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It turns out the lumbering Spruce Goose could’ve learned something from its namesake. Researchers at Stanford suggest that airliners flying in formations akin to the “flying V” employed by migrating geese could trim double digits from fuel consumption and emissions, improving overall range efficiency and saving on fuel costs.

Aeronautics experts at Stanford found in previous research that a formation of 25 birds flying in formation — an echelon, V-shape, etc. — can improve their range efficincy by a whopping 71 percent over solo flight. This is due to an aerodynamic phenomenon known as upwash that causes the air flowing over a bird’s wings to curl upwards as it passes the wingtips. Birds flying in its wake experience reduced drag, expending less energy to fly a given distance.

When the same principle is applied to aircraft, the results are not too different. The Stanford team modeled three planes departing from the West Coast and rendezvousing over Utah in a V formation. If the planes rotate positions so each one spends time in the favorable spots, the team found that the planes could shave 15 percent from both fuel consumption and carbon dioxide emissions, while trimming a quarter from nitrogen oxide output.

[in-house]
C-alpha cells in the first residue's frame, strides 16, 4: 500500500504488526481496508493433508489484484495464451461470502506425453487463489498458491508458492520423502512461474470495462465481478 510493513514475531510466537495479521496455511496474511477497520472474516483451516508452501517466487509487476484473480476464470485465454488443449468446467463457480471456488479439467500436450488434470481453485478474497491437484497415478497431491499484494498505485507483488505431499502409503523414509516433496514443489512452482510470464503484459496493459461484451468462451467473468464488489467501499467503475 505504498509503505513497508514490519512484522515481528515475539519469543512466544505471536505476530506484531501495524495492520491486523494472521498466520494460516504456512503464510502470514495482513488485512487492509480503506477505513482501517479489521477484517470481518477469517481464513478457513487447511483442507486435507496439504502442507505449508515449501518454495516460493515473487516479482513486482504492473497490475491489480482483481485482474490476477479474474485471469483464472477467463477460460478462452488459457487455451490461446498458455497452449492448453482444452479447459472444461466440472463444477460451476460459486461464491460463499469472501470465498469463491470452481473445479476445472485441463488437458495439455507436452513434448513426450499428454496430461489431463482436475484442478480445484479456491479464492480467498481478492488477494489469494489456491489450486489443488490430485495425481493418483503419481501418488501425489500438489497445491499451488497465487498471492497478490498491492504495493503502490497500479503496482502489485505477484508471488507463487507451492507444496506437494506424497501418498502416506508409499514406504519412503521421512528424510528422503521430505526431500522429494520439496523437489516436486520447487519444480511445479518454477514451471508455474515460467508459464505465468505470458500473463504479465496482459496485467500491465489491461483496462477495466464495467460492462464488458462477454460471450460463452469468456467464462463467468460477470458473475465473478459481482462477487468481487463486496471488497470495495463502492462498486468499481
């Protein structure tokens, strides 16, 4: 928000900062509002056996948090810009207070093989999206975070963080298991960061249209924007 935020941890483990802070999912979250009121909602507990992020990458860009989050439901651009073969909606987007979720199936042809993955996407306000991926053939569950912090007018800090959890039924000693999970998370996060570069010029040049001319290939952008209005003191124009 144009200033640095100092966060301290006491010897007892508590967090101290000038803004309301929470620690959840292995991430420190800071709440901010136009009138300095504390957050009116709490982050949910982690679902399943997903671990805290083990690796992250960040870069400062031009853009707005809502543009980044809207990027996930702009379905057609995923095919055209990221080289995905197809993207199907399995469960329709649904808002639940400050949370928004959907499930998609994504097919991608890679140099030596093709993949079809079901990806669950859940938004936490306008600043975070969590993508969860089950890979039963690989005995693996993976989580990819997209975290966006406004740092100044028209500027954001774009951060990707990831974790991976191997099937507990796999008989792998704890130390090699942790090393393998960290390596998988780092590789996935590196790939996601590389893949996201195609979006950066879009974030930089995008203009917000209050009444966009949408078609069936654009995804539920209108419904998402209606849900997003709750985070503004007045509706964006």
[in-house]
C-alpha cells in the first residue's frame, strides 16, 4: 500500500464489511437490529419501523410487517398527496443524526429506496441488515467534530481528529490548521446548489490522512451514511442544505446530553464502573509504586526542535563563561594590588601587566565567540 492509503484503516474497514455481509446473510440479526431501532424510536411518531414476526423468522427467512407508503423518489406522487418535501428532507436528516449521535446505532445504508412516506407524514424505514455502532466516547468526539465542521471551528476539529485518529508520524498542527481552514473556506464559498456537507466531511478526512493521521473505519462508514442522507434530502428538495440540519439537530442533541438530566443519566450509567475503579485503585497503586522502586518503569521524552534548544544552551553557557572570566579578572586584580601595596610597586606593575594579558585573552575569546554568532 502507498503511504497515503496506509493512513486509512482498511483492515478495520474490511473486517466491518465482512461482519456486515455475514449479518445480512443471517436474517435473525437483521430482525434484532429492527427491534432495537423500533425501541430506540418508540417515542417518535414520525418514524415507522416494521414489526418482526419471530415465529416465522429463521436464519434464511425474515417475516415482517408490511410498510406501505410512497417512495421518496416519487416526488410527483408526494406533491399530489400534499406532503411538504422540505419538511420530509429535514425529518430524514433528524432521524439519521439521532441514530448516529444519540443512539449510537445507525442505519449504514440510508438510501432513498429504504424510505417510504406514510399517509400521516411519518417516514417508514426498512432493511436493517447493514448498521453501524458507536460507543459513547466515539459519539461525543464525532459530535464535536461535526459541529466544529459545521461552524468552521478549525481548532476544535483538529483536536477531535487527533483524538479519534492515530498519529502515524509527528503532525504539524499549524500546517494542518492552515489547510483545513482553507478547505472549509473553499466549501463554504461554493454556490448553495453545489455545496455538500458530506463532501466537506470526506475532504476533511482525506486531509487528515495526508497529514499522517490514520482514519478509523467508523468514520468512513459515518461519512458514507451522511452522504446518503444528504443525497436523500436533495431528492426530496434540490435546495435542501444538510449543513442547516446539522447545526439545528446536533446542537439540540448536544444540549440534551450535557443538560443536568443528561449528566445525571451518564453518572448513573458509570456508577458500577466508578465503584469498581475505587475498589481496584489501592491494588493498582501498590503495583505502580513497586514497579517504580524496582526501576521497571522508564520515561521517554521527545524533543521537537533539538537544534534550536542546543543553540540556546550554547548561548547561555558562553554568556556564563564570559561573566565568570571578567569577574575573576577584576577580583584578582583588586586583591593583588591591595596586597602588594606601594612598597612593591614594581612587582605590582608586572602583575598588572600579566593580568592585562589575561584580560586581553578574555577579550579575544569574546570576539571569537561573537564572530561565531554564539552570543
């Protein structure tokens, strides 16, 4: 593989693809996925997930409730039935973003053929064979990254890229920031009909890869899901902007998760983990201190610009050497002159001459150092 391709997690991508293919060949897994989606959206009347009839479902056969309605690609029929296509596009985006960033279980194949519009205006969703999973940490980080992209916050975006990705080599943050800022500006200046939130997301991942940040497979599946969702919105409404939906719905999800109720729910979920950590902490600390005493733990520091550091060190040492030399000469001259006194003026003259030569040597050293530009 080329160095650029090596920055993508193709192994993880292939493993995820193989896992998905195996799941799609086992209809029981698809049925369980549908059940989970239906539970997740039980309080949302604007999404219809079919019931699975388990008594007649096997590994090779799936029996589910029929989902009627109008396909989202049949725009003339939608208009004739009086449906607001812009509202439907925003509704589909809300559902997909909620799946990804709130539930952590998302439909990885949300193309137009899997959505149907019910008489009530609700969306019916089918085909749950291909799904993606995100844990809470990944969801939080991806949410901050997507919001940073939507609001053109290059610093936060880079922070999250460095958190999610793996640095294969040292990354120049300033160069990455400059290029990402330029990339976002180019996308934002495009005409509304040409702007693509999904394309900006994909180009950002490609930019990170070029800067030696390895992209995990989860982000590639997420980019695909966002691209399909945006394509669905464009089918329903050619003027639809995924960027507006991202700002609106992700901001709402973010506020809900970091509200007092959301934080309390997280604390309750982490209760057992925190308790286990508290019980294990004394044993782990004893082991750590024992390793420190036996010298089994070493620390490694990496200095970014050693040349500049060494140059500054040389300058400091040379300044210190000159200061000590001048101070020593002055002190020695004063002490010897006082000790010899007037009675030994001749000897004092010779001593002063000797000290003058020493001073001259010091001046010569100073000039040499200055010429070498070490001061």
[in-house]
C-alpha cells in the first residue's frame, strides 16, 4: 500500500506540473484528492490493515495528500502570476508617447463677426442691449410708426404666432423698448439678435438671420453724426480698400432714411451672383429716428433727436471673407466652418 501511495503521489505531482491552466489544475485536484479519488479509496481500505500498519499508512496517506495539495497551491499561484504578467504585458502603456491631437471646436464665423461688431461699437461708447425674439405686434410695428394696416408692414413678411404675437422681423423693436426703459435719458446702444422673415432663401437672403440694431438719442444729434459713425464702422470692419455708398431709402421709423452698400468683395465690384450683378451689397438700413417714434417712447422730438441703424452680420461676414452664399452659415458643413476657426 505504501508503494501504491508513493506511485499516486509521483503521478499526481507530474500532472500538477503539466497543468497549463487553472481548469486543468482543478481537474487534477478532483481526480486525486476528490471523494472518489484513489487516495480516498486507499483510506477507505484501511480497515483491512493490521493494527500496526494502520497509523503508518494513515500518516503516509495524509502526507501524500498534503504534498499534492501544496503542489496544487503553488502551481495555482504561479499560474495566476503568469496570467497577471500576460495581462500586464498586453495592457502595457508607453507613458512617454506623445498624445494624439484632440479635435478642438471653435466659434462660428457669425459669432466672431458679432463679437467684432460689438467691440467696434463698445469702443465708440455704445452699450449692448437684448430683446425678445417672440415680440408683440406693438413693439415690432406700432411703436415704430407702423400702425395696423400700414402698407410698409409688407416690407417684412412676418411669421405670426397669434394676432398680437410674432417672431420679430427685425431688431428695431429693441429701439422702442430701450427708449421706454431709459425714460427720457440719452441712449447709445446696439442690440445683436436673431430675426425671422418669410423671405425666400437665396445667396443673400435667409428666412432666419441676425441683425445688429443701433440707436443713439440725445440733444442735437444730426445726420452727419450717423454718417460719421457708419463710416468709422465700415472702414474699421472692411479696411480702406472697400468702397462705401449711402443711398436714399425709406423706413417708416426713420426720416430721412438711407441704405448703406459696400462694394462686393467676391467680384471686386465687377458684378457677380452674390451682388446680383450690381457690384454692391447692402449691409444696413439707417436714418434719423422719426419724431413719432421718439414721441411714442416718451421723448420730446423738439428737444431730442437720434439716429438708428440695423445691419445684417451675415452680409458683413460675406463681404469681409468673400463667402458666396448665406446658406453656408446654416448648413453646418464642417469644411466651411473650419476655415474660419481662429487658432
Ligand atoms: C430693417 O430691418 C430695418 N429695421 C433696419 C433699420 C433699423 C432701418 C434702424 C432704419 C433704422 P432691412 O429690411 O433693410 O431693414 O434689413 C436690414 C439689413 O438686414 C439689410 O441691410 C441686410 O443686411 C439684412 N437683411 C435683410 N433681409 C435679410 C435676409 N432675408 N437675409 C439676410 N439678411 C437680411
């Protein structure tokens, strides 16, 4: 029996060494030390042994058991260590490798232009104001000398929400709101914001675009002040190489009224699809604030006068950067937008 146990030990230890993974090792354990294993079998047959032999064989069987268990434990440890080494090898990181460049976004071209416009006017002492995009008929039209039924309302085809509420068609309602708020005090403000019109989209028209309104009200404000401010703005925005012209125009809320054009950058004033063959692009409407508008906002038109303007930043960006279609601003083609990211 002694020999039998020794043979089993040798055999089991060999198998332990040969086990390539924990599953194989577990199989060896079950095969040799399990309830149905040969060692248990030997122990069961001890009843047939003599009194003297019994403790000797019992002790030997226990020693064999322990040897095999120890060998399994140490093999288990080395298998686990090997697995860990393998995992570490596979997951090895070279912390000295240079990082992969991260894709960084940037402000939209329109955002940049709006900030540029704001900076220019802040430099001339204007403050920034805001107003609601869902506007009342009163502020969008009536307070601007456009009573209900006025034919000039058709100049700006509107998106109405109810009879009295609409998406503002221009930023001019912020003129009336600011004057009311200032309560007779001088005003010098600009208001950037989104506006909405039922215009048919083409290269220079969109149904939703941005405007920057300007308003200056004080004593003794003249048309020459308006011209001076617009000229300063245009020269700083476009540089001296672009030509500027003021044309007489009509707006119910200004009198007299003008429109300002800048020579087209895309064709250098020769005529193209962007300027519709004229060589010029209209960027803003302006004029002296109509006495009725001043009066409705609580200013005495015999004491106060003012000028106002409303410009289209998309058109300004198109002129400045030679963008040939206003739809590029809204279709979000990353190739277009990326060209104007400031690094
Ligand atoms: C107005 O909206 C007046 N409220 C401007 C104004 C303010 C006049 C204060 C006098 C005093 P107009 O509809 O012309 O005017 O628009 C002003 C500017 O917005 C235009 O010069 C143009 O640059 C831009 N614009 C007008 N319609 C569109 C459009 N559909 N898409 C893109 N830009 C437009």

Of course, the biggest obstacle to fuel-saving formations in commercial travel is safety regulation. Currently, the FAA requires commercial aircraft in American airspace to stay five miles apart at cruising altitude. It’s also unclear whether commercial air carriers could, or would, coordinate their schedules to take advantage of a formation’s efficiencies. But the Stanford team points out that planes don’t have to fly in Thunderbirds-style close formation to take advantage of upwash. They could actually fly a handful of nautical miles apart, though FAA would likely have to relax standards a bit.

But commercial flight notwithstanding, military convoys could take advantage of upwash-boosting formations, and in fact is already looking into the matter. Taking a page from nature’s book, military cargo convoys may soon take advantage of the flying V to increase range and efficiency, as well as to reduce the environmental costs of national defense.

Economist

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